Pu-238 does not occur in nature, he explained. ’It’s a by-product of the nuclear weapons industry and it’s made by taking neptunium-237 from spent nuclear fuel, converting it into a target and placing it into a high-flux reactor where it captures neutrons. That produces Pu-238, which you then have to separate chemically. But that production route is now closed and to reopen it would cost many hundreds of millions of pounds.’ In fact, since 1993, all of the Pu-238 used in the US has been bought from Russia.
Among the groups trying to find an alternative is ESA, with an eye on Mars and lunar missions, which has a roadmap towards a new nuclear technology. The UK is involved in this, with Systems Engineering and Assessment (SEA), the NNL, Leicester University, Oxford University and the Rutherford-Appleton Laboratory working alongside EADS Astrium on aspects of research such as isotope selection and production; studies towards fuel encapsulation; and design of aeroshells to protect the RTG or RHU.
The isotope selection programme, involving SEA and the NNL, is using a variety of criteria, including the need for a sufficient power density over a 20-year lifetime; a manageable radiation dose; and a chemically stable form with a high melting point. The material must also be readily available or produceable in Europe, using a technically feasible and affordable production process. ’The front runner is americium-241 [Am-241],’ Rice said.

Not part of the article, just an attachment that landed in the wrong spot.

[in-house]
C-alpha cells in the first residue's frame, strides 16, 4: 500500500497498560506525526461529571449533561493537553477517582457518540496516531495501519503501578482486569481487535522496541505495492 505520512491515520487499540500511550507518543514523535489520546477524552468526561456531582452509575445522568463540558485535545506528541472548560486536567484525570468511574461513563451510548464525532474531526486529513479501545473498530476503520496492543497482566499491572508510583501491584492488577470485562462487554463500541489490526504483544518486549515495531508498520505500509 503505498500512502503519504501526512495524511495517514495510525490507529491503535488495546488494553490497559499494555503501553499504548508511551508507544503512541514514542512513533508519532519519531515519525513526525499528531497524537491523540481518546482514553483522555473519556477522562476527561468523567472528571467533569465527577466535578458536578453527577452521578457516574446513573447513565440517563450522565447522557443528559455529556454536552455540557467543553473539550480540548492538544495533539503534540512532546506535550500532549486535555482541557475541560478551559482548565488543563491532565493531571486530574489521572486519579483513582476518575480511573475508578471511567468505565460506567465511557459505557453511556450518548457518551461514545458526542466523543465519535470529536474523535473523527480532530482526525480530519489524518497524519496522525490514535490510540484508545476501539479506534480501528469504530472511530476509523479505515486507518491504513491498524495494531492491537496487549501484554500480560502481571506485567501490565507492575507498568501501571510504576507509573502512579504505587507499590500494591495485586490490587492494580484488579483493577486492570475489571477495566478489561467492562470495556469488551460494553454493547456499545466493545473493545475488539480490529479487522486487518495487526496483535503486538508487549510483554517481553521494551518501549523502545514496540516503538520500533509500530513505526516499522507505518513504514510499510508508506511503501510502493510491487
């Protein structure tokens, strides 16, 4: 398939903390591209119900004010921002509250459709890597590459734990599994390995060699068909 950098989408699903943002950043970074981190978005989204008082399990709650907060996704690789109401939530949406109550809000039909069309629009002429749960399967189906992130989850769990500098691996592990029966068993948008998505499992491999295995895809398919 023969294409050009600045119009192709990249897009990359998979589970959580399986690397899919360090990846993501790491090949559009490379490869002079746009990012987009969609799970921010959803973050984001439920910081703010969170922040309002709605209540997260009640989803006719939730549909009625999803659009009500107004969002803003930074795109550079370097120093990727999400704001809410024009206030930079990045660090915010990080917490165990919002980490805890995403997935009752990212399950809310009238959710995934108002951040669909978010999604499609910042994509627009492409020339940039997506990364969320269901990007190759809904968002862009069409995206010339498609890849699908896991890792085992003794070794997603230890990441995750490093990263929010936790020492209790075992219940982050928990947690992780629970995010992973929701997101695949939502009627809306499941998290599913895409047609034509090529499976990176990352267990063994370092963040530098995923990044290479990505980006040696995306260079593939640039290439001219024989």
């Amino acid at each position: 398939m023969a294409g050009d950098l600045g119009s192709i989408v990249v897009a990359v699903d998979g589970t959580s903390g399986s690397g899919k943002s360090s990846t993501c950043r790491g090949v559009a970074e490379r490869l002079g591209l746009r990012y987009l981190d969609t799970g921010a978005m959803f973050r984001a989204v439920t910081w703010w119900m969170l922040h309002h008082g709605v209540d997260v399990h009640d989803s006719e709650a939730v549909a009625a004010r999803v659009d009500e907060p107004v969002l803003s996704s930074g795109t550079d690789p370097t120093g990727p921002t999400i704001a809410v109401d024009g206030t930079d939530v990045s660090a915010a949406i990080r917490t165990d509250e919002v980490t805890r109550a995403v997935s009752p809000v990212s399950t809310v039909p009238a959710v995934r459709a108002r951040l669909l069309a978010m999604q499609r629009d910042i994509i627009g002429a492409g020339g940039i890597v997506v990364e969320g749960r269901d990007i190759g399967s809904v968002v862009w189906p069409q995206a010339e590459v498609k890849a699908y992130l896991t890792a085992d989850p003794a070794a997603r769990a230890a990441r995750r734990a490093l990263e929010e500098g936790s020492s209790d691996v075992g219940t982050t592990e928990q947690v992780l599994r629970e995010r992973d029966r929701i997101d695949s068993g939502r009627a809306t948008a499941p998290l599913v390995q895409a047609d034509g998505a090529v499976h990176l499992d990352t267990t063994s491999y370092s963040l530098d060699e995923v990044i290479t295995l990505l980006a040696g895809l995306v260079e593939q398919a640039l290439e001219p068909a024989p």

Am-241, whose current largest use is in smoke alarms, is made from plutonium, but from the mass 241 isotope of the metal, which is derived from civil, rather than weapons-grade, plutonium. It does not require a production process in a reactor, as it forms from the natural beta-decay of Pu-241. ’Large amounts of civil plutonium are available in Europe that has been stored for 20 years or more,’ Rice said, ’and aged civil PuO2 contains 25-50g.’
There’s still a great deal of work to be done on Am-241, Rice admitted. ’We need to determine the radiological dosage associated with it, as well as its mobility in the environment. We also need to quantify aspects of its performance, such as thermal conductivity and power,’ he said. There’s also a need to develop a flowsheet for its separation from plutonium and develop a process safety case. ’Many of these are now being addressed by ESA,’ Rice added, ’and the UK is set to play a major role.’
One area where Rice’s own organisation, the NNL, is likely to be involved is the separation process. A £1m, two-year study that began this year will look at developing a full-scale separation plant. Currently, the plant is being designed in computer simulations and these will be tested and proved at NNL’s plutonium and mixed actinides (PuMA) lab at Sellafield.
stirling idea: blast from the past
Technology developed roughly 200 years ago offers an alternative to thermocouples
While most RTGs use thermocouples, some development work is focusing on an alternative method of heat conversion the Stirling engine. Originally developed in the early 19th century as a rival to the steam engine, Stirling engines use two enclosed cylinders of a working fluid: a hot cylinder, where the fluid expands; and a cold one, where the cylinder compresses. The heat source is outside the hot cylinder, giving the device its alternative name: the external combustion engine.
In a nuclear Stirling engine, the heat would come from the radioactive decay of the fuel element, while the cold would come from space; a working fluid such as helium could be used.
’Stirling engines are more efficient for energy conversion than the Seebeck effect, so you’d need less fuel,’ Rice said. However, they require moving parts, which space engineers prefer to avoid if possible, and also produce an AC current that would need converting to DC, requiring more electronics and a complex control system. However, SEA, along with Oxford and RAL, are looking at developing a nuclear Stirling engine as part of the ESA roadmap.